1 Maccabees 6 tells us that the Abomination ended on Kislev 25 year 148, which is 164BC on our calendar. I have included a link to a study at the bottom which explains how the 1150 days, (3 years 2 months 10 days), occurred on the Greek lunar calendar. 

Jerusalem was captured in June/July 63BC by Pompey The Great, bringing Judea into Rome’s orbit as a client state, and ending the period of Jewish independence. From 63BC to the end of the Abomination is just over 100 years, and from 63BC to the start of the Abomination in December 167BC is 103 years and approximately 6 months.

In my study of Daniel’s 70 weeks I have deduced that there is a 103 year hiatus in the Jewish 490 year wooden yoke period, a time I have attributed to the period of Hasmonean independence, from 166BC to 63BC, as recorded by the Jewish Encyclopedia. The 103 year hiatus is a necessity, in order to make sense of the 490 years. Here now in Daniel 8 we find supporting evidence that endorses and corroborates the 103 & 1/2 year hiatus as a prophetic reality.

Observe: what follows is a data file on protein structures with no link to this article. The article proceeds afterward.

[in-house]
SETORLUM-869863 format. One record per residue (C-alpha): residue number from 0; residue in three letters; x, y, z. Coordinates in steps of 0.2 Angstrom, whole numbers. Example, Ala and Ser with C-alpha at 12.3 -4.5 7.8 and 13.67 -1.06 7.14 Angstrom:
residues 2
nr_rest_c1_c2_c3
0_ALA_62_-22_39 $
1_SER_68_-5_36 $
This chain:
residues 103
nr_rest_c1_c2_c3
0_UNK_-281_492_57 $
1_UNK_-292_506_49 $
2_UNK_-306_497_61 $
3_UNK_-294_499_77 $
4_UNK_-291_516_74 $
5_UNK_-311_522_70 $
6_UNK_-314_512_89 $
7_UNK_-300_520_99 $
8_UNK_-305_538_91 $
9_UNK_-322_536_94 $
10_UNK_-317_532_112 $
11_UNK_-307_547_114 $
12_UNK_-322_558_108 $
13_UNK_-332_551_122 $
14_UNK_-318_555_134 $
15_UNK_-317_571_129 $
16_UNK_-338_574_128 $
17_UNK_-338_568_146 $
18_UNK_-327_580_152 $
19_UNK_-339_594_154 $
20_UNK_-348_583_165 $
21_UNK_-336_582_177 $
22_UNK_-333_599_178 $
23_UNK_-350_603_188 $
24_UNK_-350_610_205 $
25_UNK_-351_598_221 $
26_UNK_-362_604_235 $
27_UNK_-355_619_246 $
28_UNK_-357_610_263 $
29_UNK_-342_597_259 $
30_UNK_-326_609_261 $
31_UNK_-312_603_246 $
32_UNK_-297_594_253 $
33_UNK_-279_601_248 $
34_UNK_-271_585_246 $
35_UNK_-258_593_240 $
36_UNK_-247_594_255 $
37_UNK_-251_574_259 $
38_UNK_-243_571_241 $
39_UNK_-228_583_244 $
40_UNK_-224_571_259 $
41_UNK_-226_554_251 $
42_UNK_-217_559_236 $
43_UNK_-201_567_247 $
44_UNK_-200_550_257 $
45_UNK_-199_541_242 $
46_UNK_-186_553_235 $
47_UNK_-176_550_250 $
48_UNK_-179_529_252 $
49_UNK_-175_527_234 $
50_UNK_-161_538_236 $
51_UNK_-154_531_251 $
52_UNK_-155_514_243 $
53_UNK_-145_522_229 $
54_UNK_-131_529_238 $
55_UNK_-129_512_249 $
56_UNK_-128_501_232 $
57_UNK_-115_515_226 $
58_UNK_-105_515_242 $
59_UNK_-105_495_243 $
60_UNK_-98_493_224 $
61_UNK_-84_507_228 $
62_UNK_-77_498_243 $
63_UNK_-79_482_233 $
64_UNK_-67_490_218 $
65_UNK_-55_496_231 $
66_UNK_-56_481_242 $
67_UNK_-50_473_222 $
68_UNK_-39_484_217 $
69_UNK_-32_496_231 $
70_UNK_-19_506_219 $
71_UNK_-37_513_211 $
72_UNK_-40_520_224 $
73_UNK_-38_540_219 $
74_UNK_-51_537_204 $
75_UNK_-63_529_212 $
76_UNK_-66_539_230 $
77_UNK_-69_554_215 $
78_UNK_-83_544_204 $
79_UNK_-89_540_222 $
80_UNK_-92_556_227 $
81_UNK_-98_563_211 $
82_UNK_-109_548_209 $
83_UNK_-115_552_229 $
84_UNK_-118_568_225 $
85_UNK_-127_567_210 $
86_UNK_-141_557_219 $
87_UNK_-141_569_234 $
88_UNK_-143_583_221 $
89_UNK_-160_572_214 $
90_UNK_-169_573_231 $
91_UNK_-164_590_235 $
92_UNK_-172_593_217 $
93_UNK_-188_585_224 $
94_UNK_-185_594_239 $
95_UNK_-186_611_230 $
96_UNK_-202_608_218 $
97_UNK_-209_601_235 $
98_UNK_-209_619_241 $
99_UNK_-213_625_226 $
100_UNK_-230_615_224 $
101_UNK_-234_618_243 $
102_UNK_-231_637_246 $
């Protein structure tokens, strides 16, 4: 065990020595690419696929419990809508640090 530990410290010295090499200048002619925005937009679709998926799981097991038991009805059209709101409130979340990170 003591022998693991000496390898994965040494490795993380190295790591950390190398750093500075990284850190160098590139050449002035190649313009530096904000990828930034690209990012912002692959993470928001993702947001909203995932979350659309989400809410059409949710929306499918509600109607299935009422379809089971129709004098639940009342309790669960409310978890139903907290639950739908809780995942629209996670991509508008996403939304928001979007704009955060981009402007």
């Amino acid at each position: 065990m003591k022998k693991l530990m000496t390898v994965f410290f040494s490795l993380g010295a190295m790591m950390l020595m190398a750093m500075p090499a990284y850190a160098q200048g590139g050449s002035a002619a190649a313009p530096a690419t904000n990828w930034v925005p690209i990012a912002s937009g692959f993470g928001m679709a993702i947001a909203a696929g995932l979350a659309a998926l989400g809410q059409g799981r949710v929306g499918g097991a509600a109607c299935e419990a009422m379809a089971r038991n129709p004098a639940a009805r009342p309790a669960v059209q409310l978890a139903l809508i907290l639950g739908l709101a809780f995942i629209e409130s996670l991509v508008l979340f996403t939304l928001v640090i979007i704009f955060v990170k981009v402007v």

We have noted that Daniel 8 sits somewhat strangely in the Book of Daniel, insofar that it precedes Daniel 9, which depicts events prior to the events of Daniel 8. However, when we properly understand Daniel 8 and its critical function as a date marker, we see why it necessarily precedes Daniel 9, because although we can in theory (as I did myself) deduce the 103 year hiatus in Daniel’s 70 weeks without understanding Daniel 8, in practice, most people fail to pick this up and bludgeon Daniel’s 70 weeks into ending in AD 33 or thereabouts. However, if we correctly understand Daniel 8, we can then proceed to Daniel 9 with the right key to unlock the meaning of the 70 weeks.

* ‘Achariyth’ literally means something prophetically in the future, a later or last stage of something.

**I have added this as a footnote, rather than reference, because I have found it after writing the study. It explains the 1150 days very well.